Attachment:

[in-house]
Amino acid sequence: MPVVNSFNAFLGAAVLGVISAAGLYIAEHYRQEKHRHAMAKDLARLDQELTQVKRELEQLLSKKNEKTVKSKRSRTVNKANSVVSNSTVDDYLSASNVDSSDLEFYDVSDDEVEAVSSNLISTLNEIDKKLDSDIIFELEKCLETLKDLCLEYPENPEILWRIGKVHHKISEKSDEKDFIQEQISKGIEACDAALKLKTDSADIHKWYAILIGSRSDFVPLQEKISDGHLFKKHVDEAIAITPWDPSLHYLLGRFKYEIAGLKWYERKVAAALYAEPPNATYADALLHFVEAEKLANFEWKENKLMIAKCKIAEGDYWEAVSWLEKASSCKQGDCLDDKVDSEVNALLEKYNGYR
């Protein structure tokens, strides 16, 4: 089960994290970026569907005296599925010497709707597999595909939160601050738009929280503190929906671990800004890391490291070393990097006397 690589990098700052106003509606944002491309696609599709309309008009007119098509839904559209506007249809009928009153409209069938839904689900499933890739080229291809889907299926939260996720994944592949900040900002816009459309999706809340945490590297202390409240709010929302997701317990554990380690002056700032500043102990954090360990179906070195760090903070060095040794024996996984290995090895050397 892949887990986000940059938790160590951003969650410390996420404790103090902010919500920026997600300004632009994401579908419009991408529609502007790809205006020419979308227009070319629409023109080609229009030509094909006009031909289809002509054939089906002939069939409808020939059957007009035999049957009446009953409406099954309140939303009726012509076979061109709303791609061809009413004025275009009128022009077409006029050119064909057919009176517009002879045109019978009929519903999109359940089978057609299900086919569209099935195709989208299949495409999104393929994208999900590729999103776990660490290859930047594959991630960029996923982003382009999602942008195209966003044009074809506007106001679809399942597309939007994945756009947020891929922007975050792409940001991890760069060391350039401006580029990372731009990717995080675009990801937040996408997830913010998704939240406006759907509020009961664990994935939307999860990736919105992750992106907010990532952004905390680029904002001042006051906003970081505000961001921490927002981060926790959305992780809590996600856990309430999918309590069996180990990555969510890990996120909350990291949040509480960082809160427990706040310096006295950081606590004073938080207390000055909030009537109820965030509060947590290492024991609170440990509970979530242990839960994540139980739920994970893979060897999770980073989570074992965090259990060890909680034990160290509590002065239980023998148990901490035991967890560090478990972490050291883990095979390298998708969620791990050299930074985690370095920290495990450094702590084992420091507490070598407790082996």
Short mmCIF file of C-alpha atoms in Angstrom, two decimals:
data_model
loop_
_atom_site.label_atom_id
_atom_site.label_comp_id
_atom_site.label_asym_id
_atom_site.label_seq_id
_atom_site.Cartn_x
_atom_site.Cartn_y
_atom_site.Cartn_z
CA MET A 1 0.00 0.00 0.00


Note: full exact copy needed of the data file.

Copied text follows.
[in-house]
Amino acid sequence: MPVVNSFNAFLGAAVLGVISAAGLYIAEHYRQEKHRHAMAKDLARLDQELTQVKRELEQLLSKKNEKTVKSKRSRTVNKANSVVSNSTVDDYLSASNVDSSDLEFYDVSDDEVEAVSSNLISTLNEIDKKLDSDIIFELEKCLETLKDLCLEYPENPEILWRIGKVHHKISEKSDEKDFIQEQISKGIEACDAALKLKTDSADIHKWYAILIGSRSDFVPLQEKISDGHLFKKHVDEAIAITPWDPSLHYLLGRFKYEIAGLKWYERKVAAALYAEPPNATYADALLHFVEAEKLANFEWKENKLMIAKCKIAEGDYWEAVSWLEKASSCKQGDCLDDKVDSEVNALLEKYNGYR
């Protein structure tokens, strides 16, 4: 089960994290970026569907005296599925010497709707597999595909939160601050738009929280503190929906671990800004890391490291070393990097006397 690589990098700052106003509606944002491309696609599709309309008009007119098509839904559209506007249809009928009153409209069938839904689900499933890739080229291809889907299926939260996720994944592949900040900002816009459309999706809340945490590297202390409240709010929302997701317990554990380690002056700032500043102990954090360990179906070195760090903070060095040794024996996984290995090895050397 892949887990986000940059938790160590951003969650410390996420404790103090902010919500920026997600300004632009994401579908419009991408529609502007790809205006020419979308227009070319629409023109080609229009030509094909006009031909289809002509054939089906002939069939409808020939059957007009035999049957009446009953409406099954309140939303009726012509076979061109709303791609061809009413004025275009009128022009077409006029050119064909057919009176517009002879045109019978009929519903999109359940089978057609299900086919569209099935195709989208299949495409999104393929994208999900590729999103776990660490290859930047594959991630960029996923982003382009999602942008195209966003044009074809506007106001679809399942597309939007994945756009947020891929922007975050792409940001991890760069060391350039401006580029990372731009990717995080675009990801937040996408997830913010998704939240406006759907509020009961664990994935939307999860990736919105992750992106907010990532952004905390680029904002001042006051906003970081505000961001921490927002981060926790959305992780809590996600856990309430999918309590069996180990990555969510890990996120909350990291949040509480960082809160427990706040310096006295950081606590004073938080207390000055909030009537109820965030509060947590290492024991609170440990509970979530242990839960994540139980739920994970893979060897999770980073989570074992965090259990060890909680034990160290509590002065239980023998148990901490035991967890560090478990972490050291883990095979390298998708969620791990050299930074985690370095920290495990450094702590084992420091507490070598407790082996």
Short mmCIF file of C-alpha atoms in Angstrom, two decimals:
data_model
loop_
_atom_site.label_atom_id
_atom_site.label_comp_id
_atom_site.label_asym_id
_atom_site.label_seq_id
_atom_site.Cartn_x
_atom_site.Cartn_y
_atom_site.Cartn_z
CA MET A 1 0.00 0.00 0.00